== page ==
You should respond to collectors in writing as quickly as possible because you have only 30 days after you are first contacted to request certain information. For example, if you don’t think you actually owe the debt, you can write the collector a letter explaining the situation, but it must be sent within 30 days of receiving your validation notice.

Once the debt collector has received your letter explaining how to contact you, they can only initiate contact to tell you there will be no future contact or to inform you that they plan to take future action, such as filing a lawsuit.

If you’ve disputed the debt within the appropriate time frame, the debt collector can only resume contacting you after your dispute has been investigated and the collector has verified the debt to you in writing.

While your letter can stop a debt collector from calling you, it will not absolve you of the debt (assuming you actually owe it), and the debt collector or creditor could still sue you in order to collect the money you owe. Also, ending communication with a debt collector will not stop the collection from being reported to the three nationwide credit reporting agencies and appearing on your credit reports.

Spotting collection scams

If you’re contacted by a debt collector about a debt you’ve never heard of before, it could be a scam. The CFPB warns about the following signs of possible debt collection scams:

  • The collector threatens you. Legitimate collectors know that it’s illegal to threaten you (see above), so they usually won’t.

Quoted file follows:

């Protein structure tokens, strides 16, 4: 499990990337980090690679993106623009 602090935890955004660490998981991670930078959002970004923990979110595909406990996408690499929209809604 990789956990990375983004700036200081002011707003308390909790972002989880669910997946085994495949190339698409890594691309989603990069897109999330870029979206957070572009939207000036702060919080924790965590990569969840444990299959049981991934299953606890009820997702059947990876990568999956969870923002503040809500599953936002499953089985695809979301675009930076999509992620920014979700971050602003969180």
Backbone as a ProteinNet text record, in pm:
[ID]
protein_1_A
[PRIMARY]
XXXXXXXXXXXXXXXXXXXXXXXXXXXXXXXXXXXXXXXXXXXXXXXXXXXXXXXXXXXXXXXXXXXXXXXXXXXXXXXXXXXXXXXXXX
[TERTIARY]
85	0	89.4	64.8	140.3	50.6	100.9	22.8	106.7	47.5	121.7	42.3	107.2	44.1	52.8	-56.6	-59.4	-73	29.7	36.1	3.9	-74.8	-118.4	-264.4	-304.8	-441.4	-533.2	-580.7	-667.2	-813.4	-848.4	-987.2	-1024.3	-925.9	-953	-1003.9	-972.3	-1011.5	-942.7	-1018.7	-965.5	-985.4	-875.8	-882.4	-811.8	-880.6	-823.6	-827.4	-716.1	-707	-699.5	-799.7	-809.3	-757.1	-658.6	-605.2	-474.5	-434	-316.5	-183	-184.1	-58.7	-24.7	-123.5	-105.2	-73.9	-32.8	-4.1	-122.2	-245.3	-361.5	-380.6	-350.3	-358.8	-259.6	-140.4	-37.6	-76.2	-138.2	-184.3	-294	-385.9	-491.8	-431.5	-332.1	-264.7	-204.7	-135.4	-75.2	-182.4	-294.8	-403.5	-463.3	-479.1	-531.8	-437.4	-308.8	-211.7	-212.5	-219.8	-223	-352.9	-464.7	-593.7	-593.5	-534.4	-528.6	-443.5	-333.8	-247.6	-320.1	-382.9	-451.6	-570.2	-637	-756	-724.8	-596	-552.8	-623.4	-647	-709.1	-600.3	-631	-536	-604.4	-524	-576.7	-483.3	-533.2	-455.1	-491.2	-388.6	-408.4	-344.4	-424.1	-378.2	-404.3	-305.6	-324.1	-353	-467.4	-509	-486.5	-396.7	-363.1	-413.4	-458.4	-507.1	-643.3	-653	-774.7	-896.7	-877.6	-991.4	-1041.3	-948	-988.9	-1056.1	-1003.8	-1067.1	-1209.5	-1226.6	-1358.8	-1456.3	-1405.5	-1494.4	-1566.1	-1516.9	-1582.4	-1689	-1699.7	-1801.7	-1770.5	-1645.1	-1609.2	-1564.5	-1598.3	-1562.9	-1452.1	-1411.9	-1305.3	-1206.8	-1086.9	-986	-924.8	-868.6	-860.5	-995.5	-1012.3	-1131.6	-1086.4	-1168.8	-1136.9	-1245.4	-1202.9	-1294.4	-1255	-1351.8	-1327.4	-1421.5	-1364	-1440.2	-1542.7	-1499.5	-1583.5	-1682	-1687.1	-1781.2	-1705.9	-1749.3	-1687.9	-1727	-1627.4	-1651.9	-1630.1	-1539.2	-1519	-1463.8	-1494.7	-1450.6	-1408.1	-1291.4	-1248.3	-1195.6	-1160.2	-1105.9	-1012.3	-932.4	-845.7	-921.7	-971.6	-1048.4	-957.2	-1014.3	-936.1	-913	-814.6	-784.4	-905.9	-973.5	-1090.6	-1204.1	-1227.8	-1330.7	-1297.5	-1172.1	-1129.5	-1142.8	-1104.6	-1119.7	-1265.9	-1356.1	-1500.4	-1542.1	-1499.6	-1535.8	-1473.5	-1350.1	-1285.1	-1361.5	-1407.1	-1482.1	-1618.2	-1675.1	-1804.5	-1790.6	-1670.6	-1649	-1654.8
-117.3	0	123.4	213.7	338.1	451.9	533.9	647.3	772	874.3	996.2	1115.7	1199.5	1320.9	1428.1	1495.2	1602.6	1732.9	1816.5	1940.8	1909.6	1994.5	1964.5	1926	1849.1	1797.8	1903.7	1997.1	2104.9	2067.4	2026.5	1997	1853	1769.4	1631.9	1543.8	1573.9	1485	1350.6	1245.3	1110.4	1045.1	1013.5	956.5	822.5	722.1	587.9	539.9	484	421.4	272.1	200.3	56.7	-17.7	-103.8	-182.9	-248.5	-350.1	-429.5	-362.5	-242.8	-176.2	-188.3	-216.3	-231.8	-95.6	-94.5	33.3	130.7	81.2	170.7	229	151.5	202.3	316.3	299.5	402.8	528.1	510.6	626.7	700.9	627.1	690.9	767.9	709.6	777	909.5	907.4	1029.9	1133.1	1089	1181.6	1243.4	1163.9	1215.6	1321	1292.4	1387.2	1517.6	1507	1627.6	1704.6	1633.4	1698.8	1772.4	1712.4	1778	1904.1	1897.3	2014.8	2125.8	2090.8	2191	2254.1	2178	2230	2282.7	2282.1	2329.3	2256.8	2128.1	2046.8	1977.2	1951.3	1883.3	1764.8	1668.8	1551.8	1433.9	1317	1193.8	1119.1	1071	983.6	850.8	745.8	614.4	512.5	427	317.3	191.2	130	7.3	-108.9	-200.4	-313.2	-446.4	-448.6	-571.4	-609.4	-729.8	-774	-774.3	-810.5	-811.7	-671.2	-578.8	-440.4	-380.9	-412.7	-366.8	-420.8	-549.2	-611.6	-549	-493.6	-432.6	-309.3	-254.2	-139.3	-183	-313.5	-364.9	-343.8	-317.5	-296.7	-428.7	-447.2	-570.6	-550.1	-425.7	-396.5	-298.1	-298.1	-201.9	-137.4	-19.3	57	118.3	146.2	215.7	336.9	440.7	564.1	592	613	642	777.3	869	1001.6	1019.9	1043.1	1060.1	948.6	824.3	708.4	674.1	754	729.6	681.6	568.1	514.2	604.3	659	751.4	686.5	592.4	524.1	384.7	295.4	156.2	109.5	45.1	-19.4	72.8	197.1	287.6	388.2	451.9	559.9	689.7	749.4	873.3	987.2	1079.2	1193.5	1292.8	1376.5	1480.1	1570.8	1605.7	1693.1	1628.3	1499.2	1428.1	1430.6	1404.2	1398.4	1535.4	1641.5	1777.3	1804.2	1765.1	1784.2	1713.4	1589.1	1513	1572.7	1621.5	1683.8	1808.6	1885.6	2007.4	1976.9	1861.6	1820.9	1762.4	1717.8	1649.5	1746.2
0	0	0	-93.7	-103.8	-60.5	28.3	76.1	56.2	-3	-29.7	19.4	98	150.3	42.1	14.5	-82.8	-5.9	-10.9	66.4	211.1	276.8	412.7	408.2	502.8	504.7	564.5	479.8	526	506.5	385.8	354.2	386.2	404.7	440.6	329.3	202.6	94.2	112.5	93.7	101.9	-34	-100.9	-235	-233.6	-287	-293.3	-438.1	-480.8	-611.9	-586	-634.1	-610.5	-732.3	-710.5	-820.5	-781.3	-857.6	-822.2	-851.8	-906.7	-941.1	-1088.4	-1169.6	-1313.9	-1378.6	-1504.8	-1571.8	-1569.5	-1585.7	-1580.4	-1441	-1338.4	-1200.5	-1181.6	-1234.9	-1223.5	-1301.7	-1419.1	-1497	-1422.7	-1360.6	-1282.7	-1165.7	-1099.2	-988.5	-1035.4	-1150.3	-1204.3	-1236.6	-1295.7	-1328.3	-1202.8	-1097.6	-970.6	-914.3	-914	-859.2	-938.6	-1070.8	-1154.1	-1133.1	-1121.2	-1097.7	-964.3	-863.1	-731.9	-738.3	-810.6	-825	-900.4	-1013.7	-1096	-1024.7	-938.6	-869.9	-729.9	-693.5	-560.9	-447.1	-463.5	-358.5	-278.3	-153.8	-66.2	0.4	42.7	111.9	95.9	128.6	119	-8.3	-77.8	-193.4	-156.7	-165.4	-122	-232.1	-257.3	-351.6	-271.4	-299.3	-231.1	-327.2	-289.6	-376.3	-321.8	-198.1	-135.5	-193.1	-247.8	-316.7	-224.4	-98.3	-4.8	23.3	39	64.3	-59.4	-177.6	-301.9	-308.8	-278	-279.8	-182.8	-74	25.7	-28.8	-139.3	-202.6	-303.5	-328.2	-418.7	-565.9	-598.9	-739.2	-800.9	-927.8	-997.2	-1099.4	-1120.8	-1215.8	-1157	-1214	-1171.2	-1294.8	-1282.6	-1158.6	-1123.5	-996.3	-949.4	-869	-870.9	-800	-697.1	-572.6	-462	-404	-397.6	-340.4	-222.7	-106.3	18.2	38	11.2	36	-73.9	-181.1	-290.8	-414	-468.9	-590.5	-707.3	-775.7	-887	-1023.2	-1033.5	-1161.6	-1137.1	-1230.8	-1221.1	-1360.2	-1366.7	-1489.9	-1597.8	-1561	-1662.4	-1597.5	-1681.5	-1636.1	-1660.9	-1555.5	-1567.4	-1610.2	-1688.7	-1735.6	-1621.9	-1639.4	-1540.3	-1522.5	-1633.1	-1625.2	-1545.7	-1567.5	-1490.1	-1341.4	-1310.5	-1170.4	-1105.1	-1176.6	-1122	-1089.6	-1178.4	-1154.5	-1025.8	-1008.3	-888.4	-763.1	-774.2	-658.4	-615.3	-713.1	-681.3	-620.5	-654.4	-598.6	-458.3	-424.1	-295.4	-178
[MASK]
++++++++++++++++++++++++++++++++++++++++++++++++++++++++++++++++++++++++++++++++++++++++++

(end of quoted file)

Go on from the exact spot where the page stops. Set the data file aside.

• The collector won’t give you details about the debt. Ask for an explanation of the debt in writing before you pay, including when the debt was incurred.
  • The collector won’t provide a mailing address or phone number for you to contact them later.
  • The collector asks you for personal information. Never give out your Social Security number, financial details or other personal information over the phone unless you’re sure the individual you’re talking to is legitimate.

When talking to a suspected scammer, ask for the company name, street address, phone number and professional license number, as collectors must be licensed in many states. If they can’t provide these details or you’re unable to verify the information they do give you, don’t pay them any money.

What should you do if you think a collector is breaking the law?

If you suspect the collector is a scammer, is violating the law or continues contacting you after receiving your written notice, you should file a report with the FTC, the CFPB and your state attorney general’s office.

Having a debt in collections can cause long-term damage to your credit scores, so it’s best to avoid this situation by staying on top of your payments, whenever possible. However, if you do find yourself dealing with debt collectors, it’s vital that you know your rights.